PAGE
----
The session ended with a sermon by one of the volunteers. He was brilliant. He asked what love means, after reading an excerpt (is that the correct terminology? Passage? Quotation?) from the bible that gets read a lot at weddings. It was very thought provoking and I really enjoyed it. He was humorous, very down to earth and rather entertaining. If going to a service involved just listening to him I’d probably go!

Our day properly began for me when we got to the house we would be working at for the day. It belongs to an elderly couple who have health issues (his long term, hers more recent) which stop them from doing the more labour intensive jobs in their beautiful garden. We dug flower beds, cut back bushes, painted their shed, cleared paths and shovelled dirt. It was a real team effort and the girls worked as hard as any of us three adults. We had a nice lunch at the church hall and I sat chatting to a couple of mums I know from school. The afternoon had a couple of awkward moments: more physical contact with a stranger when a couple from the church came to gee us up and tell us how well we were doing. “Can I give you a hug?” the lady asked. I guess I could have said “no” but how rude would that have looked?; and a prayer session with the couple we were helping. I was kind of impressed that the other adult team members were able to come up with these words of prayer off the cuff like that, but I just didn’t feel I should be there. I have to admit to a few goosebumps when the lady of the house (that sounds far posher than I intend) got a bit choked up when she explained how much we were helping them.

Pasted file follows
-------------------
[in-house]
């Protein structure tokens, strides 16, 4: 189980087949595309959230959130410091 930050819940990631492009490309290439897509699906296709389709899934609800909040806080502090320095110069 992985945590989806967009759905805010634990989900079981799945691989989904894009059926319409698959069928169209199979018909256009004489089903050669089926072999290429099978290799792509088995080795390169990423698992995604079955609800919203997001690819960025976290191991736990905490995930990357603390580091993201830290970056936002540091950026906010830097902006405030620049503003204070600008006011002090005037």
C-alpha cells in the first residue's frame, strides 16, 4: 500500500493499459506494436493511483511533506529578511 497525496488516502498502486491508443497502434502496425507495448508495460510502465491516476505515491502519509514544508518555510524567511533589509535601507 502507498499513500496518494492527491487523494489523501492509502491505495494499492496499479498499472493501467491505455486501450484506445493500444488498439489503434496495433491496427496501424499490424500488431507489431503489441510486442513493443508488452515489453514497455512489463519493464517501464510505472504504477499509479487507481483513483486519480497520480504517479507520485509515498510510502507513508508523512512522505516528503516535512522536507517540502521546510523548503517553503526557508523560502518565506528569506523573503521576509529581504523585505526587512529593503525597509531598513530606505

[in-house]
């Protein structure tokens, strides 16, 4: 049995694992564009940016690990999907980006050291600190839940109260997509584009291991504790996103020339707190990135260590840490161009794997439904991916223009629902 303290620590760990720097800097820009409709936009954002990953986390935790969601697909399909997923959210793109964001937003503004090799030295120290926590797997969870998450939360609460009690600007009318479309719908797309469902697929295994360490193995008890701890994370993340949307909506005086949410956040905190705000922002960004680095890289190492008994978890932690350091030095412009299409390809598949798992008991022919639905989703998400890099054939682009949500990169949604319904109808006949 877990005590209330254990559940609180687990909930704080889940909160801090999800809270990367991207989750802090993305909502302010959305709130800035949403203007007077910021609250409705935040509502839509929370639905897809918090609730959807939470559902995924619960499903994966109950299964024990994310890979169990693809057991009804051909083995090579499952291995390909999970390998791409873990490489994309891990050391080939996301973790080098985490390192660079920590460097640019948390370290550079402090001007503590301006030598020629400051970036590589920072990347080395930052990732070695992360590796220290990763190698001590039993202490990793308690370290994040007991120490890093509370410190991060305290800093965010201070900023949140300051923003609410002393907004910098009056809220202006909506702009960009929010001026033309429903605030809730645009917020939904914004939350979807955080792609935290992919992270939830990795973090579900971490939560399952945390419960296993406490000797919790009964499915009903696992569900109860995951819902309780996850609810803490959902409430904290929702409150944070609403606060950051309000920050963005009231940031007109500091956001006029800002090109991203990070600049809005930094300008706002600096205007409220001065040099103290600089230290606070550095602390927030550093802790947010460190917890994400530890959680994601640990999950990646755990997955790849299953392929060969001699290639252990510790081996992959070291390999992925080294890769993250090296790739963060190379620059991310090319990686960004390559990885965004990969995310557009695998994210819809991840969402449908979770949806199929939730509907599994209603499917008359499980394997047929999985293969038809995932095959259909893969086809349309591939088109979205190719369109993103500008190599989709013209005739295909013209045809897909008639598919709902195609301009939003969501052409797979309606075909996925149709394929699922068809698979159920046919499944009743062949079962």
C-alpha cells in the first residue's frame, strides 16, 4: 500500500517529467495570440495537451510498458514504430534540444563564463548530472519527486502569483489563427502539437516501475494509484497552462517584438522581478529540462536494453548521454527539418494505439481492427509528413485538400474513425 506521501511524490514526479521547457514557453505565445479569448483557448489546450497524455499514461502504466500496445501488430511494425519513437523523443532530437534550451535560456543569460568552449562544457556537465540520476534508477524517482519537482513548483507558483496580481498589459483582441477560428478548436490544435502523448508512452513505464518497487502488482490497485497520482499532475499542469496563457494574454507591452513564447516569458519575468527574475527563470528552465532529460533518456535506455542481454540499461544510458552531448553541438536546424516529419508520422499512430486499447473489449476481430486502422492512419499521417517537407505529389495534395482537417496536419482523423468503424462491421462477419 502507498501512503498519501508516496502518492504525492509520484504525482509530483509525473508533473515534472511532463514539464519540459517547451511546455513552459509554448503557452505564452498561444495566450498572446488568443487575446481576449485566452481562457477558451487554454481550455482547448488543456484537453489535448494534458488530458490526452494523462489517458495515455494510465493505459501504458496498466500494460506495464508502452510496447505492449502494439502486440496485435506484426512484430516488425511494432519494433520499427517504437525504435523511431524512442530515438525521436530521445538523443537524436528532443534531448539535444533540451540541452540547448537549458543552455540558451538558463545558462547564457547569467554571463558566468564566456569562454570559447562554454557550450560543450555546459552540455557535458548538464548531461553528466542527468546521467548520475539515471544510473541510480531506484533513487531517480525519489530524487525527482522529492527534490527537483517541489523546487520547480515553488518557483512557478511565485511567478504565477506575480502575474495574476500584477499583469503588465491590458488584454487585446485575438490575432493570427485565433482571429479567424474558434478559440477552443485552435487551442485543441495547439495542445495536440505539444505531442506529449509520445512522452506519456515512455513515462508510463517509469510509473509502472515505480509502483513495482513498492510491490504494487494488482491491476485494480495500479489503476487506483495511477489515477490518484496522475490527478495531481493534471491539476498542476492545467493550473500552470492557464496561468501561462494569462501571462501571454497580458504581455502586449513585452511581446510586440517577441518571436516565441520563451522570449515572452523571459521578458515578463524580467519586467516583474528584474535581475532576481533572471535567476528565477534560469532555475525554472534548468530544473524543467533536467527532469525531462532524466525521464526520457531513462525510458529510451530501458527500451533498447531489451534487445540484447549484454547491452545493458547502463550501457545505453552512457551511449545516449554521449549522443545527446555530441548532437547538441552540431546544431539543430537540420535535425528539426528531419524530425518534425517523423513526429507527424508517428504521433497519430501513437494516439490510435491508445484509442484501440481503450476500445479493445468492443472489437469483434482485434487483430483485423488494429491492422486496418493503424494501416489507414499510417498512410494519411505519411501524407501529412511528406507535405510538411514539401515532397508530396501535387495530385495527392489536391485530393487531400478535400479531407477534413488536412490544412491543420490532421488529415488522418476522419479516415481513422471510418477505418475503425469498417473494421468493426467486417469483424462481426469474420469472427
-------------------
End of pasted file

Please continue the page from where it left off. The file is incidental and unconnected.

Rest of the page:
Our day ended as the others headed back to the hall for dinner. We had plans to out for dinner en famille (a point T had forgotten until I rang him just as he was tucking in to a plate of spag bol!) so we didn’t return with them.

I got quite a lot out of the day: sore muscles and an aching back; a sense of achievement and pleasure knowing we’d done a good job; pride in my daughter and son for working so hard. I also confirmed that I am a bit cocooned in my personal space and wonder if perhaps I need to let go a little bit? I enjoyed the sermon in the morning and think it will stay with me for a while. But mainly I confirmed that I am not a church person. I have no issue with anyone who gains comfort, joy, pleasure or love from going to church. It just isn’t for me. I have my beliefs and faith in something bigger than me but I think I need to keep them cocooned up with me in my personal space. We’re quite happy there.

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Update: reading this back I feel a little embarrassed that it’s all a bit me, me, me. The spirit of the day and the sermon in the morning was really about doing stuff for other people and not expecting anything back. Oops. As T would say “Epic fail, mum. Epic fail.”